07 February 2022

Nick Day ACIPP, managing director at JGA recruitment group talks about patterns he is seeing in the payroll job market and how they’ve recently changed


I've worked in payroll recruitment for over 20 years, and I’ve lost count of the number of times a payroll professional has told me they have ‘fallen into payroll’. Perhaps this was the case historically; however, we’re now seeing people pro-actively opt to pursue a career in payroll, and this is significant, because it highlights how far the industry has come.

Covid-19 lockdown measures have also accelerated a change in perspective towards payroll. Payroll professionals were praised for their tireless work, despite constant changes to furlough legislation that pushed payroll departments to breaking point. Over 11.7 million employee jobs were put through the scheme at a cost of £70 billion.

We’ve even witnessed world leaders, such as the Australian prime minister, Scott Morrison, publicly thank the efforts of payroll practitioners “for playing your part in what has been an extraordinary effort”. Subsequently, the importance of payroll is getting recognised as an essential strategic and operational function, and with this recognition, we’ve seen an explosion of new payroll career pathways open within the industry.

The World Economic Forum released an article in 2020 reporting that advances in automation and artificial intelligence (AI) would displace 85 million jobs and create 97 million new ones by 2025. The pandemic has also resulted in the largest home-working experiment of all time, proving payroll professionals can deliver results from remote locations. Automation, evolving software and advances in analytics, reward packages and well-being initiatives have resulted in many new payroll career options coming to the fore.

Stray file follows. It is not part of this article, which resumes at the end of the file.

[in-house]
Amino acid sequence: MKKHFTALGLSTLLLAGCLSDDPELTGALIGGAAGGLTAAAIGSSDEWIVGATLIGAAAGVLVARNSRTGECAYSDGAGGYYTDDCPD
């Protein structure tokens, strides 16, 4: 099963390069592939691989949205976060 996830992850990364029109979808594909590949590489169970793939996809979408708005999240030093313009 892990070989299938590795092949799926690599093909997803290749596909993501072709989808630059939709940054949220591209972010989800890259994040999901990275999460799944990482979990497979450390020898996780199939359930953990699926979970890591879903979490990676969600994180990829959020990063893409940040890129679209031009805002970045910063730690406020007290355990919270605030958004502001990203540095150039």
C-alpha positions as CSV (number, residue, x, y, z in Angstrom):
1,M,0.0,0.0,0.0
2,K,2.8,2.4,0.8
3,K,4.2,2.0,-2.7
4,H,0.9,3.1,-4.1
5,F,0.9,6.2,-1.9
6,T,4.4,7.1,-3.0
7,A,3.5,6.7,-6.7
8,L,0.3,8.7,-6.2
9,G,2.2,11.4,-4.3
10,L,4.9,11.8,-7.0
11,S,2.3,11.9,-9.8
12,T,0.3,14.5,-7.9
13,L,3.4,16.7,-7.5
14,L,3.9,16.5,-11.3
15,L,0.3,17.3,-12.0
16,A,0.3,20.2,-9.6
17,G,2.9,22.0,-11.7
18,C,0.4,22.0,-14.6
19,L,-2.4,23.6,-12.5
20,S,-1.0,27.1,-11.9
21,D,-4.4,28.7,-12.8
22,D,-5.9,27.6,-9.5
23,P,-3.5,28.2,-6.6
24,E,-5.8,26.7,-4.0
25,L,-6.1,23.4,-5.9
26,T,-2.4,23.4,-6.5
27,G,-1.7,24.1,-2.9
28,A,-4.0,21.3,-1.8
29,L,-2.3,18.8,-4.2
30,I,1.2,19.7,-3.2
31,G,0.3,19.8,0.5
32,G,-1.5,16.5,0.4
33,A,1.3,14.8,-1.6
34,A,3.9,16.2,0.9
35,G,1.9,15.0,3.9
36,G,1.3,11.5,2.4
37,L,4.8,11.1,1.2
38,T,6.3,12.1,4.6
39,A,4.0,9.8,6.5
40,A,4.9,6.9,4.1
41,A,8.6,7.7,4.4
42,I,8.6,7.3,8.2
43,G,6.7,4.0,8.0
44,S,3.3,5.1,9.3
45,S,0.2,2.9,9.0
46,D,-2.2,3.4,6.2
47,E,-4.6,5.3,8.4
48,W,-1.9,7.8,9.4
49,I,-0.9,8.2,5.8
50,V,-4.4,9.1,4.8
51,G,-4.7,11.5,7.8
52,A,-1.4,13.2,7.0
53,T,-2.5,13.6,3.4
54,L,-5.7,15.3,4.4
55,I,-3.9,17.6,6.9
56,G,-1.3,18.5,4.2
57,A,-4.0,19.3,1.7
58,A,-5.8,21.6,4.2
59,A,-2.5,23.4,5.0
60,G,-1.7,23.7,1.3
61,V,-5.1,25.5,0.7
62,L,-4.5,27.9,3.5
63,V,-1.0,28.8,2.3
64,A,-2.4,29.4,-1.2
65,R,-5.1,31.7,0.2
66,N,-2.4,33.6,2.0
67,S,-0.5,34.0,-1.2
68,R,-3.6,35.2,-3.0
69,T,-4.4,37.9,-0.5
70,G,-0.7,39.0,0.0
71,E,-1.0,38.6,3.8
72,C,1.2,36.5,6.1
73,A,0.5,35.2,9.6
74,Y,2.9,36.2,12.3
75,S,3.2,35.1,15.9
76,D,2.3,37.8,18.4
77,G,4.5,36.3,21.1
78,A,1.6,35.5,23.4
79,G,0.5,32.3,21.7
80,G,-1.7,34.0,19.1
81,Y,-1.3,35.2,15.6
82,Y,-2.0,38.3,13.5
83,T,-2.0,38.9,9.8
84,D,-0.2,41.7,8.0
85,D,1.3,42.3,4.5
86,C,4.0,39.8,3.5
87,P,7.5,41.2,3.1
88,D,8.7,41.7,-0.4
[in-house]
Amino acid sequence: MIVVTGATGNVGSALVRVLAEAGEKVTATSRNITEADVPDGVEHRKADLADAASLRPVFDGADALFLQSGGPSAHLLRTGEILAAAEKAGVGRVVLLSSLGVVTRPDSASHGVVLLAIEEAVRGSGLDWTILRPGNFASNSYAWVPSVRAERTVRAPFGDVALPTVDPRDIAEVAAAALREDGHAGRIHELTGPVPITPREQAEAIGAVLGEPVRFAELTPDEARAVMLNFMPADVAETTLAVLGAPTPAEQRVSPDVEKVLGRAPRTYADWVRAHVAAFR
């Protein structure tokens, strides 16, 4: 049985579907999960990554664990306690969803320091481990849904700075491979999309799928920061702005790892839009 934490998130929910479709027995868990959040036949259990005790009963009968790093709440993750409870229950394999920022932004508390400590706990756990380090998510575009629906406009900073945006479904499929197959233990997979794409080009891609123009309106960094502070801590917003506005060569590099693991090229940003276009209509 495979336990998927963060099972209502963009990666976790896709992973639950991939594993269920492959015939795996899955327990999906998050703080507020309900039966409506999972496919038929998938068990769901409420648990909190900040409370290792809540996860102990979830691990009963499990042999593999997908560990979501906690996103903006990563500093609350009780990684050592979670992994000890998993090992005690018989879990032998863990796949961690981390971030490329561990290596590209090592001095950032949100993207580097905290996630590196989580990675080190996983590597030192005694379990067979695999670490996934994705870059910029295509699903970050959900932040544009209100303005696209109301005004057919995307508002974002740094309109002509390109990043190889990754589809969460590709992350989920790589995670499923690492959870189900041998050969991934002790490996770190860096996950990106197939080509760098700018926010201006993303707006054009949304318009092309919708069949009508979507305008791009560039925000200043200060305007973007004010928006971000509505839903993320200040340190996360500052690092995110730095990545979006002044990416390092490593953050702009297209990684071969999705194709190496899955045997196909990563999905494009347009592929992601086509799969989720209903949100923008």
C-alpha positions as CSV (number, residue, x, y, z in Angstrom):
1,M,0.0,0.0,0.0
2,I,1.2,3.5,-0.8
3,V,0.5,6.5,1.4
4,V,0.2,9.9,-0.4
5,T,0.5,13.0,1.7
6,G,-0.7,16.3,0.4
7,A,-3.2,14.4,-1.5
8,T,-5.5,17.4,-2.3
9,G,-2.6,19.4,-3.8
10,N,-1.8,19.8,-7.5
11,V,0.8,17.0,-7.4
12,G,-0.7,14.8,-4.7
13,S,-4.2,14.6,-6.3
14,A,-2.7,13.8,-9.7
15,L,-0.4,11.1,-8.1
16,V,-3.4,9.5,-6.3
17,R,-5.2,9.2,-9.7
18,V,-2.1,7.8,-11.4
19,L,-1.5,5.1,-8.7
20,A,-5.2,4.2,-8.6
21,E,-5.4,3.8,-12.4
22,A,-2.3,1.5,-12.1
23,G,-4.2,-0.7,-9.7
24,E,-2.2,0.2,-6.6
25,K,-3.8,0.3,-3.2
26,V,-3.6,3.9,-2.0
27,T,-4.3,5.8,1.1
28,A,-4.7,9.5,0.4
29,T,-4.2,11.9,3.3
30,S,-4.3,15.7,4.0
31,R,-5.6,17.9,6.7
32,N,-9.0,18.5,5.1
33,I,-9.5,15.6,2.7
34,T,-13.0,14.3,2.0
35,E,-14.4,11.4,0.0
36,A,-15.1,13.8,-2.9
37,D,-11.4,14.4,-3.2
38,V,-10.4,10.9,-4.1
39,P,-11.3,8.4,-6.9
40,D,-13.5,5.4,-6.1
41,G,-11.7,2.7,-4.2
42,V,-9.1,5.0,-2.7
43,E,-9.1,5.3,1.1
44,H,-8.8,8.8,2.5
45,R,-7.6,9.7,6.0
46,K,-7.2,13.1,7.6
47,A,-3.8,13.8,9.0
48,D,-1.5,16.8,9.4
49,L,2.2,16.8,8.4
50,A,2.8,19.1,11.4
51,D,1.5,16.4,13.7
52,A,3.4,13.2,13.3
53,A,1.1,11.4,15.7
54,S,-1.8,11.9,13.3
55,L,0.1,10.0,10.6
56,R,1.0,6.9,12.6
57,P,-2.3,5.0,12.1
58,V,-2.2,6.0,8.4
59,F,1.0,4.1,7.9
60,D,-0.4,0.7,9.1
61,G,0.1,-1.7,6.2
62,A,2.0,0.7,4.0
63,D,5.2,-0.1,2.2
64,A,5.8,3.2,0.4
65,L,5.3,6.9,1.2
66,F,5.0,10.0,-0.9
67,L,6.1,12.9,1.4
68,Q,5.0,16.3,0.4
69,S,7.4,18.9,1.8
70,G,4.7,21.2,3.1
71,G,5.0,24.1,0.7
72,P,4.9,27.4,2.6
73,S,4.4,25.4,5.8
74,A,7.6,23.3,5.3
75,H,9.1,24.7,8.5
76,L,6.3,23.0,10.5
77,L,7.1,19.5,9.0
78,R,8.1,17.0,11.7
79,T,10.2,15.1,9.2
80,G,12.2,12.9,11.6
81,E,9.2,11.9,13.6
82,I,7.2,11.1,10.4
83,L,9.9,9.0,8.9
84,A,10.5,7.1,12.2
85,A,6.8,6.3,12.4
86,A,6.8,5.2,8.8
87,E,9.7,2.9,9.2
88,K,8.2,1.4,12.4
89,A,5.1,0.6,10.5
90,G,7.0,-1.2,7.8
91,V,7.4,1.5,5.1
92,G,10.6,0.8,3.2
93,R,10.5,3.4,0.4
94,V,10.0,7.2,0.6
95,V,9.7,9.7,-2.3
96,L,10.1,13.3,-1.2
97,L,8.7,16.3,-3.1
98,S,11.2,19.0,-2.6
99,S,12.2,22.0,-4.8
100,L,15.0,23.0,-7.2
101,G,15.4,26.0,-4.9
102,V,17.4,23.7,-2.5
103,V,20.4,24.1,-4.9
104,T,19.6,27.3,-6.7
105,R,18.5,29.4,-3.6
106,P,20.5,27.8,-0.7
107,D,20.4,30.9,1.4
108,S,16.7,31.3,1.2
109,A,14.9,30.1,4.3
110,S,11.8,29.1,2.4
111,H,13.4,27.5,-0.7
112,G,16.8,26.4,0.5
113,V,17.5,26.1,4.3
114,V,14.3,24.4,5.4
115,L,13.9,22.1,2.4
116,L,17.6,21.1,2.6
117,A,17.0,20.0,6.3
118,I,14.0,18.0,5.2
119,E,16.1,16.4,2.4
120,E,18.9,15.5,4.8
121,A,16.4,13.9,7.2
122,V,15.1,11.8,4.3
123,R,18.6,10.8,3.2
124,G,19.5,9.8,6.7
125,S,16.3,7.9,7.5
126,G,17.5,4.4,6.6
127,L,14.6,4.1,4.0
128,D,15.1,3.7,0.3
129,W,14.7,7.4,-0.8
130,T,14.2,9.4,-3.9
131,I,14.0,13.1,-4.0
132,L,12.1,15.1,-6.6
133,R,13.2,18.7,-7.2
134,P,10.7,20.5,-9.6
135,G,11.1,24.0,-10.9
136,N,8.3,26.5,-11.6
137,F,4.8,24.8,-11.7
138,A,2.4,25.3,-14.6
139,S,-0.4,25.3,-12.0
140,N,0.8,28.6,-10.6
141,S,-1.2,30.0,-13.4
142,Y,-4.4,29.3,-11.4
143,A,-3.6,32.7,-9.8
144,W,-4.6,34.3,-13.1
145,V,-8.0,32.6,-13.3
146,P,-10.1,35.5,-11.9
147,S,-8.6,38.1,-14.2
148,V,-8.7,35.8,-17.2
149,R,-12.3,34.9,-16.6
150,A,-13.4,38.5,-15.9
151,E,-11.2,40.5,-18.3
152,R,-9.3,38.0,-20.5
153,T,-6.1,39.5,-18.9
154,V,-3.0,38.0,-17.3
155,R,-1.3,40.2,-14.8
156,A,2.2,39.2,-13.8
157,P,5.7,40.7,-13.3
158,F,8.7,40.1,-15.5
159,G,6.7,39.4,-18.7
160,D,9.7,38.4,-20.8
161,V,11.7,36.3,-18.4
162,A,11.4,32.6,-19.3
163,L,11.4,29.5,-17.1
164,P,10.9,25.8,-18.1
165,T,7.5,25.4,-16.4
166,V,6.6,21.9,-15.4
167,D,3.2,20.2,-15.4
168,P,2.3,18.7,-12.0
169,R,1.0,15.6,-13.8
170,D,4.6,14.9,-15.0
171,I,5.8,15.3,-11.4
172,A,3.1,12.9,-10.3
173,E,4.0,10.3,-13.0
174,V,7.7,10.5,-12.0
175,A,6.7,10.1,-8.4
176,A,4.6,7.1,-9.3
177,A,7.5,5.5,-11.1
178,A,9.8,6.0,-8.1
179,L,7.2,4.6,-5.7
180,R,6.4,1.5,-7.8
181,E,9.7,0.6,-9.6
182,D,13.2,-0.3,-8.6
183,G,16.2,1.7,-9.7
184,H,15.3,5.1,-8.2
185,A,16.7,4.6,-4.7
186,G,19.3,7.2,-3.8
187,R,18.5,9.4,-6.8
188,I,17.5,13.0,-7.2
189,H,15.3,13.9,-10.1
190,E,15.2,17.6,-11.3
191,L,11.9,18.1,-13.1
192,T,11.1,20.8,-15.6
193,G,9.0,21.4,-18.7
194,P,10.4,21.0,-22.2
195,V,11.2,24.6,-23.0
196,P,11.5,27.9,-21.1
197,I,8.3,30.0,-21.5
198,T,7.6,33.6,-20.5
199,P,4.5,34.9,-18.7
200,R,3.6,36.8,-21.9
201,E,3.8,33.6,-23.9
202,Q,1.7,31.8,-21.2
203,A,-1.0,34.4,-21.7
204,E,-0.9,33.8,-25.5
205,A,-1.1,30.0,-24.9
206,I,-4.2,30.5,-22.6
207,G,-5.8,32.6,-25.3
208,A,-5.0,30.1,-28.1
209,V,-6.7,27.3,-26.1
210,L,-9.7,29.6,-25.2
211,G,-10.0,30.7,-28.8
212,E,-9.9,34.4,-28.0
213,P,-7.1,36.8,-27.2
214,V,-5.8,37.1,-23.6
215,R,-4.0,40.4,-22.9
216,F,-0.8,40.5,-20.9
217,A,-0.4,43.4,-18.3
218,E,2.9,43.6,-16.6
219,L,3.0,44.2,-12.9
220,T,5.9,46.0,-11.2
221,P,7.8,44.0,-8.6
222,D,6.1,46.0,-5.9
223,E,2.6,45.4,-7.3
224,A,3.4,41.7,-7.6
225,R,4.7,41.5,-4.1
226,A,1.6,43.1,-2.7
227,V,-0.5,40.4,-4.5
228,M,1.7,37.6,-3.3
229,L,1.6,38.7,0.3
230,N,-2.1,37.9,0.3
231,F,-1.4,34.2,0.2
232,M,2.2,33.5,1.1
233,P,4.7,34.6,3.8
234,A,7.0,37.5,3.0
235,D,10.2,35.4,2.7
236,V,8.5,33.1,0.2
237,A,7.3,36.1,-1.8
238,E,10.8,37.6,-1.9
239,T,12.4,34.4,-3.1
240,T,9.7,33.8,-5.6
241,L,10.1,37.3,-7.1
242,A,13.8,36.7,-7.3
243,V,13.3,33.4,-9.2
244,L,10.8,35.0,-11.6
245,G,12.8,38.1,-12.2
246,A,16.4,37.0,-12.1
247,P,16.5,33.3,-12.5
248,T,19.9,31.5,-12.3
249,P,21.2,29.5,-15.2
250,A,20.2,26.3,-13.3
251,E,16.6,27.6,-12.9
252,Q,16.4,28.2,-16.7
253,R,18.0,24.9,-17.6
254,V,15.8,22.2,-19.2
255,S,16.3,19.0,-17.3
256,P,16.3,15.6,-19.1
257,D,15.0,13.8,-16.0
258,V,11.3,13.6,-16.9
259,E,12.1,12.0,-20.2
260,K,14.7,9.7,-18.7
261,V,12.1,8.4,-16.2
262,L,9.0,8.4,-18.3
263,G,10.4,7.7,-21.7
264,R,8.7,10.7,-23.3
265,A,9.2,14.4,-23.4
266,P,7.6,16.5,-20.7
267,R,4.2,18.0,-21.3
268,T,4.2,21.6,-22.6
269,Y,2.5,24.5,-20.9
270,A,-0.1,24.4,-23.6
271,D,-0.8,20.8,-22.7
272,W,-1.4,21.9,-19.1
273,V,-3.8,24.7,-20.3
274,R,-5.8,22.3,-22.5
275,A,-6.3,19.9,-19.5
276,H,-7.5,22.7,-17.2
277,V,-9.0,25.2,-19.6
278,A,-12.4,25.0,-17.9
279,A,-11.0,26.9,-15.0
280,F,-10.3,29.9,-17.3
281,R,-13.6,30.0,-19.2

A plethora of payroll opportunities

Let’s explore how these market forces have impacted payroll career opportunities. Along with the CIPP, JGA Recruitment Group undertook a research project to identify how many different payroll career pathways existed, and the results were surprising. We successfully identified over 60 career pathways for payroll professionals. Interestingly, it seems the most significant post-pandemic changes haven’t been confined to where, when, and how payroll professionals work; but also, by what they do.

As businesses aim to become more employee-centric and more profitable against a backdrop of rapid change and transformation, payroll skills have been forced to adapt and evolve in response. For example, payroll job descriptions have become more strategic and analytical, and less process-driven than they used to be. In addition, as organisations strive to achieve improvements in payroll efficiency, global compliance, systems, employee wellness, and data analytics, companies are demanding more from their payroll operations.

Payroll departments handle the most significant operating expenses (OPEX) of most businesses – employee wages. In addition, payroll departments manage and collect more data than almost any other business function. With data now considered one of the most valuable resources globally, it’s no surprise the profile of payroll has increased, as organisations begin to appreciate the influence payroll strategy and efficiency can have on organisational performance. It’s why we’re seeing more brands than ever before asking us to support them to recruit payroll director-level hires.